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Shock of the new school;PrimarySecondary transfer

THE building is cavernous, the teachers terrifying and the older children push your head down the toilet. The myths of going up to "big school" can sour the summer holiday before a pupil's first secondary term.

Parents are concerned about the psychological difficulties their children face in the transition. The Government is worried about the academic fall-out which occurs in the move up to Year 7.

Many schools carry out induction days for Year 6 pupils but one school in the Midlands has gone considerably further.

The Joseph Leckie School in Walsall is thought to be the first in the country to use after-school clubs to address the problem. It transports Year 6 pupils from the two nearest junior schools on a weekly basis and holds classes with the visiting children and a number of its own Year 7s.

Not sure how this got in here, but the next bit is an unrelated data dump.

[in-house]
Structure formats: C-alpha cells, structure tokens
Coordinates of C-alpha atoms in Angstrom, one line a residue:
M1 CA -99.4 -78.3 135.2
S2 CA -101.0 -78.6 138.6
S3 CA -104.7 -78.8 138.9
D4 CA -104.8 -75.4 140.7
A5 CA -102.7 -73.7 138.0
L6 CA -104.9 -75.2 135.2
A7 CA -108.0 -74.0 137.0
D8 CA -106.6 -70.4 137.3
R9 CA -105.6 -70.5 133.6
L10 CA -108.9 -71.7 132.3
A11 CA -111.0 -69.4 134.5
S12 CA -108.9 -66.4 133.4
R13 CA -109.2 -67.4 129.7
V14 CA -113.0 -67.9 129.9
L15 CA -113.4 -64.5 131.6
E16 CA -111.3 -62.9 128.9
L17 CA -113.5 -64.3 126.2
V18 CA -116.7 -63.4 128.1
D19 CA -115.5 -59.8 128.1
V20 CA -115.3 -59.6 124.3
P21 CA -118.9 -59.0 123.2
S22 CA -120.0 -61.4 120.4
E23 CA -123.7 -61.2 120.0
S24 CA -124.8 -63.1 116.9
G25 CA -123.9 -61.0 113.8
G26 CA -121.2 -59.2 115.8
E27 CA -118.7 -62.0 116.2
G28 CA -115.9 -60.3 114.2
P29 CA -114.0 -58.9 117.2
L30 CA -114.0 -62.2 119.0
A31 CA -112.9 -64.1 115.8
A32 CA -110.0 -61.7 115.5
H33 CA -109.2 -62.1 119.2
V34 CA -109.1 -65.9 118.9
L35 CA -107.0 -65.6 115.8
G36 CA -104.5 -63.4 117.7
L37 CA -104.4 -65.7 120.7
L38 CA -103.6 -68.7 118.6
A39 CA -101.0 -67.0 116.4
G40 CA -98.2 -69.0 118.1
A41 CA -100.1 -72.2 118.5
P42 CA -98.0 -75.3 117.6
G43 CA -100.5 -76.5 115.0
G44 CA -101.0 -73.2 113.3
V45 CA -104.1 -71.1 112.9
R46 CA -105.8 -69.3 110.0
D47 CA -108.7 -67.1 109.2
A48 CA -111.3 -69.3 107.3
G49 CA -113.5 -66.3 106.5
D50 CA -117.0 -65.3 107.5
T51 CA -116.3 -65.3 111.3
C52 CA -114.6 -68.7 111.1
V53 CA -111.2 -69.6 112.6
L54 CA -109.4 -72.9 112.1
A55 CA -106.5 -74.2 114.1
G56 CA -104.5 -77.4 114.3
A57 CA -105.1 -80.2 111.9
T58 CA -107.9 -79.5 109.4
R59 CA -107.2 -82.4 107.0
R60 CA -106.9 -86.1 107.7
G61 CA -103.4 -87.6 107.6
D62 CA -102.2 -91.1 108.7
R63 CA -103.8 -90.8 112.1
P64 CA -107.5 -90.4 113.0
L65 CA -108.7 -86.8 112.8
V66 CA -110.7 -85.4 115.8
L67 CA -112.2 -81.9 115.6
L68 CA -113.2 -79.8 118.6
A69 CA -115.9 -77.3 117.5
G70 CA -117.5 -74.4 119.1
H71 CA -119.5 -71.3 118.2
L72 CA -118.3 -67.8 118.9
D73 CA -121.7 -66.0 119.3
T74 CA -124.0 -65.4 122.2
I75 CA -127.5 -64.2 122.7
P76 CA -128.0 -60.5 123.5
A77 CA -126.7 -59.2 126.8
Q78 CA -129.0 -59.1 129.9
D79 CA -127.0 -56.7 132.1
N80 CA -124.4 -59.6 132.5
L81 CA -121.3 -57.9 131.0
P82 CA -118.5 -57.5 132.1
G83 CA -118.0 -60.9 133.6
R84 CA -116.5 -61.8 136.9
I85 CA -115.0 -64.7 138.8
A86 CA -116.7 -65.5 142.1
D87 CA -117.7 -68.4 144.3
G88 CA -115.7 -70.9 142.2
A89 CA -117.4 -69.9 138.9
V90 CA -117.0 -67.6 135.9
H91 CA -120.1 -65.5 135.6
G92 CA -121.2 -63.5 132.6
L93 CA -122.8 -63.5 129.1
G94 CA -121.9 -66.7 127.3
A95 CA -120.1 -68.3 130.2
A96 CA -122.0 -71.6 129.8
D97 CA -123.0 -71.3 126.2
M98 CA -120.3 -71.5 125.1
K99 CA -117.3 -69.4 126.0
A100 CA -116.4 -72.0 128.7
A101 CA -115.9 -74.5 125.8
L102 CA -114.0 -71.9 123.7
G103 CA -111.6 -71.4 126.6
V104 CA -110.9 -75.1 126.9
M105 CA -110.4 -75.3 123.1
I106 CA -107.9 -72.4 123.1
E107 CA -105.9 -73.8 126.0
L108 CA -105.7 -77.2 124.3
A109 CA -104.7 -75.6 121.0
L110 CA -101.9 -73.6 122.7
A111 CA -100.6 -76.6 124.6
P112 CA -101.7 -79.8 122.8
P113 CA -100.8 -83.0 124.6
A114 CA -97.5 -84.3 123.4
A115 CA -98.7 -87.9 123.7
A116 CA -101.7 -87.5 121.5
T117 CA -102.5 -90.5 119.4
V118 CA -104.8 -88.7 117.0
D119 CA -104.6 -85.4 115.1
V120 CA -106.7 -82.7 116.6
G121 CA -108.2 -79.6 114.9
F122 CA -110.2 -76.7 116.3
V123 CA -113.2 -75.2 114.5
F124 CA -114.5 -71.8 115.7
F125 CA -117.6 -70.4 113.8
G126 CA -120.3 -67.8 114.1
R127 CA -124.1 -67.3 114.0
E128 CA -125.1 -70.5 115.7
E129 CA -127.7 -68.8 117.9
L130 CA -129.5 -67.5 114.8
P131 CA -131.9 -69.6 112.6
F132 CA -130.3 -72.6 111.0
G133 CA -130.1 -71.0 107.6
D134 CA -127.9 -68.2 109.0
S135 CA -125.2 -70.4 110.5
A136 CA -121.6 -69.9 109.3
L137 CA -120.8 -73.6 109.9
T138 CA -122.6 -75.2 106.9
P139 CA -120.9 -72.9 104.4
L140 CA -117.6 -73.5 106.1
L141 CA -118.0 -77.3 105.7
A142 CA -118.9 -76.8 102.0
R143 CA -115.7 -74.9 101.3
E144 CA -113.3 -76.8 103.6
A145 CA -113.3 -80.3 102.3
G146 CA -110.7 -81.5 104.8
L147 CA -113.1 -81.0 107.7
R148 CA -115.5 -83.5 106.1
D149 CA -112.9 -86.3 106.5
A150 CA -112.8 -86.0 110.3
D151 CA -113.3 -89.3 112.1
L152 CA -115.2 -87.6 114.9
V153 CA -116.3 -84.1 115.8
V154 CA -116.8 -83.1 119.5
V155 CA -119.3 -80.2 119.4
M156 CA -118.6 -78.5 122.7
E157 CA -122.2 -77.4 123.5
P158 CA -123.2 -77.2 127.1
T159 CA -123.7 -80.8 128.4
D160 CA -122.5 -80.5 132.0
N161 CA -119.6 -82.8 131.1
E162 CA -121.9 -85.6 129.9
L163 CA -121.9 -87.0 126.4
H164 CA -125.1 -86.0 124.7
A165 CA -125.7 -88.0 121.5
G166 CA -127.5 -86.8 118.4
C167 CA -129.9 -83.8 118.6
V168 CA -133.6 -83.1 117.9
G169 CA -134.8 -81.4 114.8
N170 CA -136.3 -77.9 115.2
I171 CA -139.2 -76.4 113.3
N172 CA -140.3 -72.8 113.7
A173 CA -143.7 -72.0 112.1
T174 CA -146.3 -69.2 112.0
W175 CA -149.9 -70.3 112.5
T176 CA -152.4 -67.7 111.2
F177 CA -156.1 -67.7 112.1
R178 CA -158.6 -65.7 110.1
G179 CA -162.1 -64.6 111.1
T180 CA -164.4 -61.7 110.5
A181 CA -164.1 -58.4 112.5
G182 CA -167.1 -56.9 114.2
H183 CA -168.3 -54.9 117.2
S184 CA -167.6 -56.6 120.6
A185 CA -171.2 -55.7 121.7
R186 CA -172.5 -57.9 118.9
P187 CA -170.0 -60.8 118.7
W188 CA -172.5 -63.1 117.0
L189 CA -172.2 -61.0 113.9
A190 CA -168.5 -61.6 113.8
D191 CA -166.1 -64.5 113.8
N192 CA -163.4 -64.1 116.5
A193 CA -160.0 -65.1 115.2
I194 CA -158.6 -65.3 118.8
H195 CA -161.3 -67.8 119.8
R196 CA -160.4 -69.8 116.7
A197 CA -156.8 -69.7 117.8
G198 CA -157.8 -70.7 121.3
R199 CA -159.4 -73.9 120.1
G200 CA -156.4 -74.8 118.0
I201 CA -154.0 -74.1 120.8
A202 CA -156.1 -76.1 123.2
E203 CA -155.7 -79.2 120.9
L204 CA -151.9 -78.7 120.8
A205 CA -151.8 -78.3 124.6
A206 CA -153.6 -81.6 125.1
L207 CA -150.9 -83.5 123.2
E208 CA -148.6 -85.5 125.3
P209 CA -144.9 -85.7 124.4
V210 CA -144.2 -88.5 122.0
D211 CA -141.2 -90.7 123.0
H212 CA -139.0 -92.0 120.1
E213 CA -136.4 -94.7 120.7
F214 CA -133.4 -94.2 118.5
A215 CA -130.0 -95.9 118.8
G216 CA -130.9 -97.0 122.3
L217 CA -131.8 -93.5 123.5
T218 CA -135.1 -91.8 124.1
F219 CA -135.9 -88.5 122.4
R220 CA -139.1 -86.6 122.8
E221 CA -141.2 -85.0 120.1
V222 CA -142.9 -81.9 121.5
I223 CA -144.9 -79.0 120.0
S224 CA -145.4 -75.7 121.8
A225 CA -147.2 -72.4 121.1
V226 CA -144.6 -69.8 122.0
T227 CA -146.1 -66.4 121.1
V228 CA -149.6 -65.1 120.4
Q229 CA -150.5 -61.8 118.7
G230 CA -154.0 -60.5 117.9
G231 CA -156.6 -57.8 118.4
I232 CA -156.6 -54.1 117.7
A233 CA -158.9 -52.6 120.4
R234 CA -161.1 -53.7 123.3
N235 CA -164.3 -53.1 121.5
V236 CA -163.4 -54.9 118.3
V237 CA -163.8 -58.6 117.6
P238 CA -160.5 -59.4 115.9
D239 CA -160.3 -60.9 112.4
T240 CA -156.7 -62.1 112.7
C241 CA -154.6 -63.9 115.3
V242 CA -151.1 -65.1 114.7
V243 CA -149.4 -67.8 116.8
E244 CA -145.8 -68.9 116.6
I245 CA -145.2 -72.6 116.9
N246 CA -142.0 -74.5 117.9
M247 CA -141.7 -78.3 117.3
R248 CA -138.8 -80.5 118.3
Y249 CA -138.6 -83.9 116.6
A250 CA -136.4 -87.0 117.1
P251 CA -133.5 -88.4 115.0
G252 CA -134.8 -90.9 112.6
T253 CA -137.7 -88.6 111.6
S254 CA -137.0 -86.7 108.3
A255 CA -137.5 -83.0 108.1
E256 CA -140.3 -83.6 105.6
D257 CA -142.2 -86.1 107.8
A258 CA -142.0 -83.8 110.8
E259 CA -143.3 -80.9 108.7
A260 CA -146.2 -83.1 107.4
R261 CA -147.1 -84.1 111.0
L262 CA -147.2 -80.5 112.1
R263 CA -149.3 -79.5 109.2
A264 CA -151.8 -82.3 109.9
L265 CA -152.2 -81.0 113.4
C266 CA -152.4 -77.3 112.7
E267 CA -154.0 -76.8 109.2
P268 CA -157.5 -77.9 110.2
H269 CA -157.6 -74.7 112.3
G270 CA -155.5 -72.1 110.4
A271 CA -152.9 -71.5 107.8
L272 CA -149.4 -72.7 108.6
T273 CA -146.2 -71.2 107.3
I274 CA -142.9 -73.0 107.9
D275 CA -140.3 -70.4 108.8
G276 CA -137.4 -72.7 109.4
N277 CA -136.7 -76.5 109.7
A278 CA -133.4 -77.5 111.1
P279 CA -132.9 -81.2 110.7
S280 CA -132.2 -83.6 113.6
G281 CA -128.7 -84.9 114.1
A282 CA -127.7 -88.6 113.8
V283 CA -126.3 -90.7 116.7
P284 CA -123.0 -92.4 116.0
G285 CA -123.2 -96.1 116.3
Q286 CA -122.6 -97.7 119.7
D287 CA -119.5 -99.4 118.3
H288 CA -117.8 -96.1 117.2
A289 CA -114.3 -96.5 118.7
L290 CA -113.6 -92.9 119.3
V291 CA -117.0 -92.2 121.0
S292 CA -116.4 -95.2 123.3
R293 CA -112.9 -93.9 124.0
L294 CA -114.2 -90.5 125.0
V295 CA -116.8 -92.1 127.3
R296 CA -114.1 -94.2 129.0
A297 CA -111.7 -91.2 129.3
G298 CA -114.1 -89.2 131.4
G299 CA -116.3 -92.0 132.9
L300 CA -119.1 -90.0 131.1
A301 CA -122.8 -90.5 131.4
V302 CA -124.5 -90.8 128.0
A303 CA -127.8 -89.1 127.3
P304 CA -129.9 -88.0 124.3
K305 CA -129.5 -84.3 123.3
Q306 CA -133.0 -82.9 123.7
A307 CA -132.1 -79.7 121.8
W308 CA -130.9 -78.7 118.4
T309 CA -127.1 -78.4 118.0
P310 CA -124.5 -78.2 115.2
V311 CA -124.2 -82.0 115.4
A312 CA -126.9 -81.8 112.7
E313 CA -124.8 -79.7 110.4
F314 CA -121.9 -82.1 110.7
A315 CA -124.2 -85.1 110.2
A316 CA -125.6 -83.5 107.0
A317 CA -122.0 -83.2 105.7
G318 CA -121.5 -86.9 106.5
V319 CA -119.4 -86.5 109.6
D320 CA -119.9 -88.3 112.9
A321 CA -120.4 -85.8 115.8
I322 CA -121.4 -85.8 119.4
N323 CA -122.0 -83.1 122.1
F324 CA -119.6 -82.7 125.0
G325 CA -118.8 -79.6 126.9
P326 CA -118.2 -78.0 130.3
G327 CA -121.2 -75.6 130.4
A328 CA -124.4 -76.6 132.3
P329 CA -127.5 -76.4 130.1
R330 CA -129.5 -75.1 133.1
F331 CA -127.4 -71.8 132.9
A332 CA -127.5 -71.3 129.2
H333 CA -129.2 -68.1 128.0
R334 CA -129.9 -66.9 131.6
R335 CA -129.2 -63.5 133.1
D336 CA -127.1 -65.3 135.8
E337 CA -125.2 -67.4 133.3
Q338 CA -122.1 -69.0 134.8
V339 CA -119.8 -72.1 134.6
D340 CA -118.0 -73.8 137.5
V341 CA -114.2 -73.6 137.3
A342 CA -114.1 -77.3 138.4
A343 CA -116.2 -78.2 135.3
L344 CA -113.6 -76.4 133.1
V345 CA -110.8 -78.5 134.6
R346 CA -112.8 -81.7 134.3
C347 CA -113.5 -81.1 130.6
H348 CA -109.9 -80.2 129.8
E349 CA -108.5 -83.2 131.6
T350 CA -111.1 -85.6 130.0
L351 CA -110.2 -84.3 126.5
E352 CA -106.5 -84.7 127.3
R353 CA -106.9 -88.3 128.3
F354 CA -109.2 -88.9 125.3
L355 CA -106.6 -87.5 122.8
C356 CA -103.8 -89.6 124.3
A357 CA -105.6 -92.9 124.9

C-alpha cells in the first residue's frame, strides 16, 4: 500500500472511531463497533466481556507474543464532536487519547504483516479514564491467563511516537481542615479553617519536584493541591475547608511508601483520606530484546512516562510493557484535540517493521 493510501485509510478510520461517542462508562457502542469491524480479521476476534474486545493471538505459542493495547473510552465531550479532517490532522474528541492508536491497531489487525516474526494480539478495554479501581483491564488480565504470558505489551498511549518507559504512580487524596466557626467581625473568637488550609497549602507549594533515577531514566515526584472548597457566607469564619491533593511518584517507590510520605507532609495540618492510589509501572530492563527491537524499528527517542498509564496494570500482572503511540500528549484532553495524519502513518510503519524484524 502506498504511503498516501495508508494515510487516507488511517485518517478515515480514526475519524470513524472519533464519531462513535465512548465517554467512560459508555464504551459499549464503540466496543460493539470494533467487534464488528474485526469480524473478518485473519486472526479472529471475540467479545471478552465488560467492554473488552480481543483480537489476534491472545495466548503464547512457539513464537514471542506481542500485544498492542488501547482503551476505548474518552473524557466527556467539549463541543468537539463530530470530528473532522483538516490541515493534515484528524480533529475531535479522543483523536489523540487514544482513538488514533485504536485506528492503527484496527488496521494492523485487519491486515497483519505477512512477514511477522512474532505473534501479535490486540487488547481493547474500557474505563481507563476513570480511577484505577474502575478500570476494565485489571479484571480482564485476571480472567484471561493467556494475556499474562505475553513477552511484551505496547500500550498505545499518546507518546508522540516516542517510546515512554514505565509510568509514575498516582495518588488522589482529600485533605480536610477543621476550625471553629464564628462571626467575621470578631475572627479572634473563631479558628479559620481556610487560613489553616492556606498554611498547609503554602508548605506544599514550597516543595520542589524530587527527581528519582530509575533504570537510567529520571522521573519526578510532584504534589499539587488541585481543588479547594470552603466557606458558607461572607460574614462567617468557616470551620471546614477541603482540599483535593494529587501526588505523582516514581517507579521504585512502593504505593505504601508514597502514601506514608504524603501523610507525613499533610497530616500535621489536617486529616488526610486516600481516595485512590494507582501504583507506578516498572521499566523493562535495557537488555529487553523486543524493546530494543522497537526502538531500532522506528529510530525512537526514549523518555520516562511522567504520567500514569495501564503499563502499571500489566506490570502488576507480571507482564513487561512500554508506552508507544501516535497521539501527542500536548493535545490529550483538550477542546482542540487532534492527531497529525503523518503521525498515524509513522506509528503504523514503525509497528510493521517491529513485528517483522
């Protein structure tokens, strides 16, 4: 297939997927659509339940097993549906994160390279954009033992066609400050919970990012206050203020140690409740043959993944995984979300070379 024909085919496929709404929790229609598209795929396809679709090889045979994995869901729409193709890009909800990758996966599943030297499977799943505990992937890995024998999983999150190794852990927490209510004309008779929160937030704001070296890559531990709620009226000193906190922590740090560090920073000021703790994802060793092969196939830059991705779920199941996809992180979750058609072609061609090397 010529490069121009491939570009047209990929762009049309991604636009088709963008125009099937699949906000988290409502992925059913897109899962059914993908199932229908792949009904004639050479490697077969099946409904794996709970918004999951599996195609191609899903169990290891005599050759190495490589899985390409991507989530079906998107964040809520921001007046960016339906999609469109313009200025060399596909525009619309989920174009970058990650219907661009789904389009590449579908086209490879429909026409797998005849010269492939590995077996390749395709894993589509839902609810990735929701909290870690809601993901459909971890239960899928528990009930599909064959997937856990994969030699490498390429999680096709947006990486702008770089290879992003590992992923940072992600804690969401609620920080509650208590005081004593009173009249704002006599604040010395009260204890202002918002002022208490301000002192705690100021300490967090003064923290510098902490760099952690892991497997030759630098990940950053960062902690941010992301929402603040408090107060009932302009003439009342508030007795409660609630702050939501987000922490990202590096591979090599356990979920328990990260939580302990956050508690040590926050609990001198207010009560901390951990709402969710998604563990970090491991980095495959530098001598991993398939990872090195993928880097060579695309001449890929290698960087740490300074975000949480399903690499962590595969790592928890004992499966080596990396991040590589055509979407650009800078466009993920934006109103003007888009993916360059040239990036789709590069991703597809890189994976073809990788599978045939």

The Bright Sparks Club, involving around 30 pupils a week is now in its second year.

The pilot, set up by the Community Education Development Centre in Coventry, has been monitored by the Department for Education and Employment and will now be copied by other schools.

Biology teacher Jo Davies, who helps run the scheme, says: "You always notice when the Year 7 kids come in. It's a whole new way of life for them. If you can make it easier for them socially to settle in then, in my opinion, they will find it easier academically as well."

The primary children (from nearby Delves and Whitehall junior schools) mix with older children in an undaunting atmosphere. The older ones get a taste of responsibility.

Sandra Toppin, whose Year 6 daughter Nadine has been taking part, says she has perceived a big difference. "She's learnt geography methods and English. She's told me about home economics, working in teams and science and chemistry apparatus. She's hungry to learn."

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